An Uncertain Future But a Future All The Same

So, the day has come and the Government have announced that we can now social-distance our way back to work, back to school, back to outside, back to other people. The guidelines are clear – Stay alert, control the virus, save lives. People are being urged where possible to return to their places of business, which is fantastic news. But what for those who’s livelihoods are not there yet, or worse still are never returning – It’s incredibly tough, and tougher times are still to come.

Furlough has been extended to ease the economic burden, but as a realist I know that some things will simply never be ‘normal’ again and this has given to days and weeks of honest reflection I am sure, for all of us. This forced new pace of life has been for so many eerily liberating, with Fitbits vibrating madly at the steps achieved and the poor exhausted dog in tow. Homes have never been so tidy and clean, and gardens and window boxes never before so well maintained. Many have learned new things and broken old habits.

We have taken time to communicate – even a quick call in to the vets has become a genuine conversation. Individuals smile more despite the two-meter rule, courtesy has appeared. We know better our neighbours and broker new friendships in the most unlikely places. We are communing with those far away, be it by letter, text, media or video. Will all this change again soon – I really hope not – The new found interaction has to be at least one positive surely?

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This alarm-free pause in life has been somewhat guilt-ridden, and yet it has bought about an inner peace that I struggle to put down in words. I miss desperately being ridiculously busy, but simply do not miss the speed at which I realise my life was rushing by. Please do not misinterpret this as becoming lazy, but I have had time to just be with my son Noah, to read with him, do homework, play games, teach him new things. My husband and I have thrived as a team. I think his realisation of what actually goes into running a house in addition to a days’ work was eye-opening because he is on board with the daily household things in addition to all those ‘quick’ DIY jobs he’s undertaken.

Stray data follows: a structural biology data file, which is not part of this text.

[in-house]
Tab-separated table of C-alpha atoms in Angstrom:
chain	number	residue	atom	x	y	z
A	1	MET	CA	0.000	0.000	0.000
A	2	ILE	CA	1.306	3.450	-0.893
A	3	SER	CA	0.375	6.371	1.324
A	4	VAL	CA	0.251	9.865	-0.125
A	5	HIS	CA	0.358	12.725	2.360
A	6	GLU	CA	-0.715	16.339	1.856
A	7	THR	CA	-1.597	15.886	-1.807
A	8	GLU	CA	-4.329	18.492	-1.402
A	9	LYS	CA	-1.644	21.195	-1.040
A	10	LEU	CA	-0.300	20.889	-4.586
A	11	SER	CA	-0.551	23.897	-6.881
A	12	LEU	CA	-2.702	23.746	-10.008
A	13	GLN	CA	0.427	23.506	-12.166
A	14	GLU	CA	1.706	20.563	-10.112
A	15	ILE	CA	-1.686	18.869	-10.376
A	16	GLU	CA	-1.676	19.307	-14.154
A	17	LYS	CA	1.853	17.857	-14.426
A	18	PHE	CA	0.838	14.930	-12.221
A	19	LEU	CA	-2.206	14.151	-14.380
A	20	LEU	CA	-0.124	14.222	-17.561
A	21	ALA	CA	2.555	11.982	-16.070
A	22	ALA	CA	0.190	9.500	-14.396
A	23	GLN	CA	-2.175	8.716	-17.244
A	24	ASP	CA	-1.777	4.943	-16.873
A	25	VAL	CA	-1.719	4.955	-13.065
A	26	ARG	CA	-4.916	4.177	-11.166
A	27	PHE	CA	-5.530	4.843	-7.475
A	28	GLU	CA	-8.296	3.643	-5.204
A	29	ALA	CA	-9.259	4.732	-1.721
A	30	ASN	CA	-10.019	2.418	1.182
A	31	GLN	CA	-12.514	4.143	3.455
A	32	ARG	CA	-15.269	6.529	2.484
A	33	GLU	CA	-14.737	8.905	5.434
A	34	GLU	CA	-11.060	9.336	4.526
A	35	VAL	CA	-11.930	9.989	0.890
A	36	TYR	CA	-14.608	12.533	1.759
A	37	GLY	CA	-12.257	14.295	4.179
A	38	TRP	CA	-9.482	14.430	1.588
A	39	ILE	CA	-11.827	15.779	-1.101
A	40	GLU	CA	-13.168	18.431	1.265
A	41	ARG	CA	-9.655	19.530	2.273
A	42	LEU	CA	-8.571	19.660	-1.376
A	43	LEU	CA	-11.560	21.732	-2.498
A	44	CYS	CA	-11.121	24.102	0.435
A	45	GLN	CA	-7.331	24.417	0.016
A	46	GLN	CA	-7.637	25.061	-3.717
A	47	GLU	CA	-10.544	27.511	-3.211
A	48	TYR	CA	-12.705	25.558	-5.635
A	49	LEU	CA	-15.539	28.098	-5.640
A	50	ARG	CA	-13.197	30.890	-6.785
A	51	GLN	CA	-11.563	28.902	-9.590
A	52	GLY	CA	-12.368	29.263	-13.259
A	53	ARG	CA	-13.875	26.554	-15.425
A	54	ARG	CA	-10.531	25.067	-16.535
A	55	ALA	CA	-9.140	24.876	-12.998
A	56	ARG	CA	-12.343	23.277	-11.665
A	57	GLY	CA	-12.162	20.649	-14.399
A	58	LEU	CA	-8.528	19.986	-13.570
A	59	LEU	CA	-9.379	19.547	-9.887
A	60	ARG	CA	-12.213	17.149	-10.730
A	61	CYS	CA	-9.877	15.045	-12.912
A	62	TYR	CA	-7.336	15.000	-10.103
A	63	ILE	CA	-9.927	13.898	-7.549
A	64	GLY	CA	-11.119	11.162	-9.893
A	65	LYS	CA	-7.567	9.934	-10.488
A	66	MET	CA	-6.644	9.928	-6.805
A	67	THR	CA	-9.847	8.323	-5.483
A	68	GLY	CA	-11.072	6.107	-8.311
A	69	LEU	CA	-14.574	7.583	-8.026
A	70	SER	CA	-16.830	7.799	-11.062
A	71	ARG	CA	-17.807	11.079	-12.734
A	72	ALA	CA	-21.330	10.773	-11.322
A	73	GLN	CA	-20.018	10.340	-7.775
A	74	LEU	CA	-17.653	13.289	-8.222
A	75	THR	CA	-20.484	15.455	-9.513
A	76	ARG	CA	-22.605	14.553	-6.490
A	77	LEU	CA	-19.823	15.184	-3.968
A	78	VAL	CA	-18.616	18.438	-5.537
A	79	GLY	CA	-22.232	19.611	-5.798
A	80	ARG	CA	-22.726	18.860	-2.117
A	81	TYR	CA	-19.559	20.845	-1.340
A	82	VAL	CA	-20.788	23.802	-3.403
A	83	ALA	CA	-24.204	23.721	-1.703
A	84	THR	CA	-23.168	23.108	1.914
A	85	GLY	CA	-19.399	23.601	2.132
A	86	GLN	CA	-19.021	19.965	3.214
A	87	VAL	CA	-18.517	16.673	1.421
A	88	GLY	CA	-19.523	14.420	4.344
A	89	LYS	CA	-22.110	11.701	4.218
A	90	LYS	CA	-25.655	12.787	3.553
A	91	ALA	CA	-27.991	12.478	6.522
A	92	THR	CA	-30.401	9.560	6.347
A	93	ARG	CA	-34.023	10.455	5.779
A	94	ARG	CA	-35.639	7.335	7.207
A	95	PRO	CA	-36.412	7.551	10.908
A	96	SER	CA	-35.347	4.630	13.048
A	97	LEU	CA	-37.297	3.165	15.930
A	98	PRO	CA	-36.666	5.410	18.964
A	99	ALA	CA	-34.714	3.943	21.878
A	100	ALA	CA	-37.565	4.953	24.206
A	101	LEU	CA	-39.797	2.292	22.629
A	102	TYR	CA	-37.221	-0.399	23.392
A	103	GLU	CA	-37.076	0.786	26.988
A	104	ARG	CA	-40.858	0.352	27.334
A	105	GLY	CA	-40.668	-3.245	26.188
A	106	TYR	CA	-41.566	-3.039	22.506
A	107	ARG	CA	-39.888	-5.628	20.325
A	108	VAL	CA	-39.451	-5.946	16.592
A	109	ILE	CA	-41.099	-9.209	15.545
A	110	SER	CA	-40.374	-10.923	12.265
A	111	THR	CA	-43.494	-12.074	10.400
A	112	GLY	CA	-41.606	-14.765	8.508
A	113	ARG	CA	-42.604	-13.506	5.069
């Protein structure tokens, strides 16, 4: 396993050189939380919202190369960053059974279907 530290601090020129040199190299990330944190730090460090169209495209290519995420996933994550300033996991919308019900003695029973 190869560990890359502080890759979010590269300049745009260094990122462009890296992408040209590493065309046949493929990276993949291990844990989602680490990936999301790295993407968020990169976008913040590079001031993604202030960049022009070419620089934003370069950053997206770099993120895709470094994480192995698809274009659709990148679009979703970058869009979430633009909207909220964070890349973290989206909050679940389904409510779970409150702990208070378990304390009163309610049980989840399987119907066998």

I meant to get in touch with so many people prior to furlough, and have actually found the time to do it. It has been good to drop a text to family and message friends I’ve not spoken with in a long time. I have been proud to ‘hit’ the local Ambulance station with treats and to leave snacks and gifts for the care home staff who are looking after my own father so well during this troubled time. Our postie Andy will certainly gain weight with all the chocolates he’s received locally and the bin men too. We have all shown our appreciation to those still out there on the front lines in our own way.

I have had the opportunity to write a little for myself too, as well as some pieces to assist friends with their businesses by way of articles and blogs, and I have done this gladly, with no agenda other than to assist those around me while I cannot be of use in the world as usual. It has given me a sense of purpose away from the on-line personal development I attempted to bombard myself with and housework.

Anyway, I wrote this just to get it out, with no real course or angle except to say that although this has been horrific in so many ways, and our hearts go out to those who have lost loved-ones. We will all know struggle I am sure in the not too distant future, but some good may well have come from this unprecedented time in our lives. Let’s keep our eye on the positives and learn to rebuild, not brick by brick, point for point but perhaps different, a better way of living and enjoying each day, appreciating the people we have around us.

Writing on a laptop


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